So 2.26% preiests in LA over a period of 63 years... Also includes accusations...


http://www.holysmoke.org/fem/fem0279.htm

"Cornett & Shuntich (6), found that 27.2% of women in their study were
victims of forced sex. They also found that 15.2% of the men ADMITTED to
forcing sex on women."

"6. Cornett & Shuntich, _Sexual Aggression; Perceptions of its Likelihood of
Occurring and Some Correlates of Self-admitted Perpetration_ 1991;73 pp.
499-507."

What I find interesting here is that 15% of men admitted to raping...

Sad truth is I bet we all know at least one woman that has been raped. It is a viscous horrible crime.

I don't think it is safe to say that Mandatory celibacy, or being ordained as a catholic priest has any bearing on whether you will or will not be a sexual predator.

In fact from the meager and poorly related statistics I have found in my short internet search I would say that the percentage of priest predators is very small compared to the general public.

Would be nice to find some stats that could be compared directly though :(

Gregory said...

Wow! TP beat me to it! Thanks TP!

Chris, I'm quite frankly shocked at you for posting something that is so incredibly ignorant and replete with logical fallacy (post hoc ergo propter hoc?). As TP pointed out, the fact is that the rate of sexual abuse among Catholic Clergy is far below the rate of same among the general populace.

I remember reading (and I could find it if I looked, I'm sure) stats that said that there is a 15% sexual abuse rate among teachers. I suppose, according to the logic of your article, teachers should be allowed to marry, and not forced to a life of mandatory celibacy? Oh...wait...hm...

So, if less than three percent of priests have even been accused (not to mention convicted--many were acquitted!), how is it that mandatory celibacy is the problem when greater than 97% seem to be managing just fine?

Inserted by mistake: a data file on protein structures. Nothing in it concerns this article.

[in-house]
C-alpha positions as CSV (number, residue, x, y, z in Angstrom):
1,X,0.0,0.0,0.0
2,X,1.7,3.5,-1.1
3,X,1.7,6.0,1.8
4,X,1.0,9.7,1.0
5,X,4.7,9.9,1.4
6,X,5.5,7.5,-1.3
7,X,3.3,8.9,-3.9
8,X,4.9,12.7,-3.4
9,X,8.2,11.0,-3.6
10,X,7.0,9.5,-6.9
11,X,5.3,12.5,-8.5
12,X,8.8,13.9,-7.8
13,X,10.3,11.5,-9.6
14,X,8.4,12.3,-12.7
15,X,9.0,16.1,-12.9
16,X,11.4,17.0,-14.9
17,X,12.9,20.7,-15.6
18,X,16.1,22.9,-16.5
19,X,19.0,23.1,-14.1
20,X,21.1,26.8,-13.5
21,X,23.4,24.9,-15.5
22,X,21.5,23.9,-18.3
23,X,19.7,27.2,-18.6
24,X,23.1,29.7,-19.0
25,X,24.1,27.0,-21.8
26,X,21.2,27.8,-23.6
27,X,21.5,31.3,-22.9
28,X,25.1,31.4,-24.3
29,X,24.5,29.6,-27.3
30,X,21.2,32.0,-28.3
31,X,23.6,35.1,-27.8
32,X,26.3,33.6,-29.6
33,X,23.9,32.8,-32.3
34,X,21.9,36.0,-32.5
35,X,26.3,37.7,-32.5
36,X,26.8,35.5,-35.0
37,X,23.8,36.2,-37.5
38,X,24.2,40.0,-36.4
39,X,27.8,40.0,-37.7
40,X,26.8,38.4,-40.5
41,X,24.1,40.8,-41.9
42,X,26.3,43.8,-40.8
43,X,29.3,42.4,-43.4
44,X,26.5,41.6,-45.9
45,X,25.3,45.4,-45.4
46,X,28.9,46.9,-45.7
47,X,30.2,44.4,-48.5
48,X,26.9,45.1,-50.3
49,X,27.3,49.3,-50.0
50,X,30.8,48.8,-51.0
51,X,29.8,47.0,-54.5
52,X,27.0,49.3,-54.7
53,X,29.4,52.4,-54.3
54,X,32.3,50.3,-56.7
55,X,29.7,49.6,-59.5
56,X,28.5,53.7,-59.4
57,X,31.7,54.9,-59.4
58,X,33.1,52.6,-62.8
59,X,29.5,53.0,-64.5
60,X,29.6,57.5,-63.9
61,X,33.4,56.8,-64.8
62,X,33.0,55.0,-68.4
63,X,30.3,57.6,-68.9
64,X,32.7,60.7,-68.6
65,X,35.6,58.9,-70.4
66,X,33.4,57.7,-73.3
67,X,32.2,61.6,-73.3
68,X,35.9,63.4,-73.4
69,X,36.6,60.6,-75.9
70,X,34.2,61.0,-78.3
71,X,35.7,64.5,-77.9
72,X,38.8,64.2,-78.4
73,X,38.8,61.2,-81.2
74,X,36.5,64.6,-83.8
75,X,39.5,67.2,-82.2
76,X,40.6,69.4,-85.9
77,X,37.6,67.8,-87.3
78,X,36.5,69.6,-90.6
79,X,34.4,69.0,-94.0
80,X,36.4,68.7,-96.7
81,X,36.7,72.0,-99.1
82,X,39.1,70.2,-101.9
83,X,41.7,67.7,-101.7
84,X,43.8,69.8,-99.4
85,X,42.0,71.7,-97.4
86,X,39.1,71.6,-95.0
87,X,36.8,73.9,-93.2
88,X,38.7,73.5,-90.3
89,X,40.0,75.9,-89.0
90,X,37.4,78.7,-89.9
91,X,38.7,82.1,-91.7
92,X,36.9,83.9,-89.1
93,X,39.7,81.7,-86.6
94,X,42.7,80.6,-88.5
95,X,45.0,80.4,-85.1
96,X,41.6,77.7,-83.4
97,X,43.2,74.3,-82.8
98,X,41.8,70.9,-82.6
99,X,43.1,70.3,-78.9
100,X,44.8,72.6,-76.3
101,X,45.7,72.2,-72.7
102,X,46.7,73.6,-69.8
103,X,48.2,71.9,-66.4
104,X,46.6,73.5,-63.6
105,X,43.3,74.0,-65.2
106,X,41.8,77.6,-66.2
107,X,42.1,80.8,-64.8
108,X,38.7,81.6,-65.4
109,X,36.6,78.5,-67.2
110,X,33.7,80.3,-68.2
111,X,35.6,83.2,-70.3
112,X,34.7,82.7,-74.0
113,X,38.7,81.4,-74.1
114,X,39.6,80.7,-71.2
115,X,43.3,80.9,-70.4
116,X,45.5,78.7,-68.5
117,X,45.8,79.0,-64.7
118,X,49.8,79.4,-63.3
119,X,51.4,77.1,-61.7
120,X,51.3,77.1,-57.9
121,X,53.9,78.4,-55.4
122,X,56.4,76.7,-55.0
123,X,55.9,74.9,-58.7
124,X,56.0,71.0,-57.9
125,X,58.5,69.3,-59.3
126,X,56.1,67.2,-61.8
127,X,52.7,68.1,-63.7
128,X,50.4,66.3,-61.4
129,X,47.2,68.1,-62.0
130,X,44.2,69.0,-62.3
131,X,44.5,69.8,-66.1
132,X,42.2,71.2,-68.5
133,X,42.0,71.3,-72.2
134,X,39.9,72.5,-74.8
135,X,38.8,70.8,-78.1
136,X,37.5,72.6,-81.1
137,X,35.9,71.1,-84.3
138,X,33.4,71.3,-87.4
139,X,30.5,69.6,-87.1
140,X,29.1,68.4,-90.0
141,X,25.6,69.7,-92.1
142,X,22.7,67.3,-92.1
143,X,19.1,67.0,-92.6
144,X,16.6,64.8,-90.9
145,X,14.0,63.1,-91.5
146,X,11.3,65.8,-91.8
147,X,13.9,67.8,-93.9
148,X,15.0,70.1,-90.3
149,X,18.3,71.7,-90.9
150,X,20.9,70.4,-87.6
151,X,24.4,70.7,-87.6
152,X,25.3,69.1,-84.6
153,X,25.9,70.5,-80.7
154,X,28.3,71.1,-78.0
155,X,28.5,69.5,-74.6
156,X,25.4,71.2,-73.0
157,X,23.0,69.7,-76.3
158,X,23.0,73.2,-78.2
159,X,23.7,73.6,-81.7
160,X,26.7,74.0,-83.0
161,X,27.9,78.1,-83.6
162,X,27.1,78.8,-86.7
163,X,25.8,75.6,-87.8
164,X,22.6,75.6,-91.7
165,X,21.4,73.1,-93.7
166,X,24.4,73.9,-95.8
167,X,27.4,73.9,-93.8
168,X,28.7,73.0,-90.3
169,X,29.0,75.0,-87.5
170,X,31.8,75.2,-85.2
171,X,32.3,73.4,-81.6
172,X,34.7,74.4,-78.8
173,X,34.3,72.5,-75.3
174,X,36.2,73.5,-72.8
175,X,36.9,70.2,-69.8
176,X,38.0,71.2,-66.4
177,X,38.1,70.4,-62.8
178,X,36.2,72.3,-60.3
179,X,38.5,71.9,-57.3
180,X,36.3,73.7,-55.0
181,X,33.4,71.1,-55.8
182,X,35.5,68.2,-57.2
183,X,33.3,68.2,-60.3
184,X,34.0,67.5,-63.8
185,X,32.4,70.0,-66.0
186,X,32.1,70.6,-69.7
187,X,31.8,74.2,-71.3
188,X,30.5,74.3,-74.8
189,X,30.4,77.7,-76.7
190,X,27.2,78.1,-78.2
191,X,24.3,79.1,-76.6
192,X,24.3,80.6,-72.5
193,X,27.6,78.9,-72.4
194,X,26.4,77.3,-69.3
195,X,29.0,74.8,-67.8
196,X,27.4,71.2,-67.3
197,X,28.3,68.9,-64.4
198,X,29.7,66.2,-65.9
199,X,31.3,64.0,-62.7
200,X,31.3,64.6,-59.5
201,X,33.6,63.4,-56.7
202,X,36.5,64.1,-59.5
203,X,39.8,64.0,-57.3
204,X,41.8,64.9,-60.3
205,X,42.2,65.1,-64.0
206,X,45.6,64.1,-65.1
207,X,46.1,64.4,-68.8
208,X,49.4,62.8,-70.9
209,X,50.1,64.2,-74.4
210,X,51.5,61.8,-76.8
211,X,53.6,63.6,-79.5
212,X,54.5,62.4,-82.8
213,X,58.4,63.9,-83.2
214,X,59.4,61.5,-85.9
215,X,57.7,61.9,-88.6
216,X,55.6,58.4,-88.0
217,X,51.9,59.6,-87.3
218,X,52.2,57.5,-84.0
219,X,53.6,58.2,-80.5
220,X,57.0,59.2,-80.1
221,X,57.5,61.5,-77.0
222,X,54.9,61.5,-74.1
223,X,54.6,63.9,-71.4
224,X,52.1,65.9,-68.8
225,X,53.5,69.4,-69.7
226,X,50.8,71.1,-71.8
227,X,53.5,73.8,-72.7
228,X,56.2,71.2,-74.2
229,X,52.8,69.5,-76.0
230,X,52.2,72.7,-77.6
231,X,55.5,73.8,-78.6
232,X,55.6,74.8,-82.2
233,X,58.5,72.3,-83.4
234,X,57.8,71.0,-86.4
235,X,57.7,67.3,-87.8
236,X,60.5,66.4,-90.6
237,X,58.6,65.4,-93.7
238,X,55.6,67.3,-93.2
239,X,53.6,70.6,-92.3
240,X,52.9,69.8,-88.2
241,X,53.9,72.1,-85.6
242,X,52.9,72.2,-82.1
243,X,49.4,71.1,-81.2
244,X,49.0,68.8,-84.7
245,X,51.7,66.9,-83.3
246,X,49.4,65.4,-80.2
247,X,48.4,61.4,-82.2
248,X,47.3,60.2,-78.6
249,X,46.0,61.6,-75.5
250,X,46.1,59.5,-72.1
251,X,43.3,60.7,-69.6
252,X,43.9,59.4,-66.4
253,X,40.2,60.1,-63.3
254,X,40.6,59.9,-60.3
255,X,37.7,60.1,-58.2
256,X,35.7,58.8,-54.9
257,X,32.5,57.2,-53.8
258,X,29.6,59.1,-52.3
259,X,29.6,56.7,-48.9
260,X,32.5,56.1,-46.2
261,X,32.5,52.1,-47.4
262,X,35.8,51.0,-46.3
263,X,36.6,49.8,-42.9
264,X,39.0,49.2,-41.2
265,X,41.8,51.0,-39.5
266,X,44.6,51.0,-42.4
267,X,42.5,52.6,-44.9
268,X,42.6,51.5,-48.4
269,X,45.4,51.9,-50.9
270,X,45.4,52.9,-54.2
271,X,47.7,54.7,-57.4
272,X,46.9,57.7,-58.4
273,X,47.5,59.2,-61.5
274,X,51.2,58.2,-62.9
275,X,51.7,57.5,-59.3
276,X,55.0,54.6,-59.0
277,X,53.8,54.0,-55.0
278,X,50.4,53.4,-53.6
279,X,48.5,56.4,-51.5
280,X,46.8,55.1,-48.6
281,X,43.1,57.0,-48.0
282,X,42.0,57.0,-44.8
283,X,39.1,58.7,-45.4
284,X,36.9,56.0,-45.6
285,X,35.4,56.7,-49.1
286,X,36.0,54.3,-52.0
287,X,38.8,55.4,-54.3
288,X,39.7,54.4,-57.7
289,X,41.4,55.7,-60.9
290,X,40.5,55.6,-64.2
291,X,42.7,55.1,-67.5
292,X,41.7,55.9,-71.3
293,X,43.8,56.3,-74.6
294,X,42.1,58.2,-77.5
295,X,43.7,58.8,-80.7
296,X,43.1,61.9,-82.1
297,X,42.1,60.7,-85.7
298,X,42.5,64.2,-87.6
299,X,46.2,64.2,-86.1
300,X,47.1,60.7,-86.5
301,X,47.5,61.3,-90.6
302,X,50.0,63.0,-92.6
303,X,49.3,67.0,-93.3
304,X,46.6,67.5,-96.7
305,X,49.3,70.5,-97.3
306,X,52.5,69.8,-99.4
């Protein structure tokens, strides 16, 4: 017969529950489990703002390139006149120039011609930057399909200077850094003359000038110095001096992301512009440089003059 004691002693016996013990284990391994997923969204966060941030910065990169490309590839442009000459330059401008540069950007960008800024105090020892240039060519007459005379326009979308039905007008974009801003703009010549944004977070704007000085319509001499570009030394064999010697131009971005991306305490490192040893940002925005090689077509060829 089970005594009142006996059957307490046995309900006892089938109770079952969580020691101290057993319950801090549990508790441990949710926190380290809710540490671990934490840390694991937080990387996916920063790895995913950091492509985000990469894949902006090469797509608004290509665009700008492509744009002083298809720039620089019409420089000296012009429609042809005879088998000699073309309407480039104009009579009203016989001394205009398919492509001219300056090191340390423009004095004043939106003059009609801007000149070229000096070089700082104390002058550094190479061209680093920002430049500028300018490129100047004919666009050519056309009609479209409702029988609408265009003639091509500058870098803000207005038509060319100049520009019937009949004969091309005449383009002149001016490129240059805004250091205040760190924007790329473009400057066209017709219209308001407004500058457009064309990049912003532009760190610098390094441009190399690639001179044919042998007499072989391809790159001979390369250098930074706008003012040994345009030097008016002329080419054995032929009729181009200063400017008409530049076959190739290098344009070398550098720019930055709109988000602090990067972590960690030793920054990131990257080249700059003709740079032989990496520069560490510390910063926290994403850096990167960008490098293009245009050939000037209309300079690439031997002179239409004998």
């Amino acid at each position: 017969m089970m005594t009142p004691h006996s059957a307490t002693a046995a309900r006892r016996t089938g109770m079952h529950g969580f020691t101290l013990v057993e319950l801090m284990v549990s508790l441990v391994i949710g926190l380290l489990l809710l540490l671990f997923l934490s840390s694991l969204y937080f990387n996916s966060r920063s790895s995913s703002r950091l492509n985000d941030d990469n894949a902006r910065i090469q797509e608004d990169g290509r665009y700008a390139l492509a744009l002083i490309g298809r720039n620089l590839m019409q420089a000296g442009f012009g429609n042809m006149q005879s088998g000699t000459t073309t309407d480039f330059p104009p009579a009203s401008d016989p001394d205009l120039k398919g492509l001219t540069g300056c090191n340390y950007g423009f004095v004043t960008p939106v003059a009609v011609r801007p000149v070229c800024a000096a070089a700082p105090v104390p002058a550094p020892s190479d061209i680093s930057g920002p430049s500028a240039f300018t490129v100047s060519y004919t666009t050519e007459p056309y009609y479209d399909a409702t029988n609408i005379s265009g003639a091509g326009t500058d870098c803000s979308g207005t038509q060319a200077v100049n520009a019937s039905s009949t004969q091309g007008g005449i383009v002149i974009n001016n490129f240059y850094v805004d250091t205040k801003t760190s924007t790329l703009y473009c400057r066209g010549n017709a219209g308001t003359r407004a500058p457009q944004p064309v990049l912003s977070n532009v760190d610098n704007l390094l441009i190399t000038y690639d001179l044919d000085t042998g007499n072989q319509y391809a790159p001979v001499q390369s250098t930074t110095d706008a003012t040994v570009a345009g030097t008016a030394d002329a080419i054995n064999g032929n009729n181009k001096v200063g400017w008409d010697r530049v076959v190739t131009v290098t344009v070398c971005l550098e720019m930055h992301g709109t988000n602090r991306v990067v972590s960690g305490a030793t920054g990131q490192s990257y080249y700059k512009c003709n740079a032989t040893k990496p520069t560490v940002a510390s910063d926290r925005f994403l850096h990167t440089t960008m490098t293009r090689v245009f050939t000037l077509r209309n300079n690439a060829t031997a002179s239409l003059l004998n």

Christopher said...

"Chris, I'm quite frankly shocked at you for posting something that is so incredibly ignorant and replete with logical fallacy (post hoc ergo propter hoc?). As TP pointed out, the fact is that the rate of sexual abuse among Catholic Clergy is far below the rate of same among the general populace."

Comparing percentiles placates the issue, Gregory. It doesn't directly address it.

You're right, however, that my thought-line was post hoc ergo propter hoc. Thank you for pointing that out.

Gregory said...

Comparing percentiles puts the issue in perspective, Chris. It's not a matter of placation, but definitely highlights the logical fallacy of your tirade. If there are more cases of sexual abuse and infidelity among Protestant ministers who are permitted marriage, and in the secular world at large, than among Catholic clergy, your inflammatory rhetoric terming it "rampant" is way off base.

Yes, it's a terrible travesty that it happens whatsoever in the Catholic priesthood, but again, we're not denying that. Yes, the Catholic Church initially handled it very badly, whatever their motives and intentions might have been.

But to conclude that celibacy is the main issue and thus to rail against it, in light of the fact that other situations and scenarios than a celibate priesthood have even greater numbers of "lewd and lecherous" people in authority who prey on the vulnerable, is, as I said, "incredibly ignorant and replete with logical fallacy."

That you admit this fact, yet do nothing to remove or balance the article in any way is a bit offensive, wouldn't you say?

Christopher said...

"That you admit this fact, yet do nothing to remove or balance the article in any way is a bit offensive, wouldn't you say?"

No, not at all. I think it's honest to allow my original mistake stay where it is. Anyone reading the comments section will see your correction, and my admission. If they're offended after that, I can't do anything about it. I, personally, do not mind the humility of being publically corrected.

"Comparing percentiles puts the issue in perspective, Chris. It's not a matter of placation..."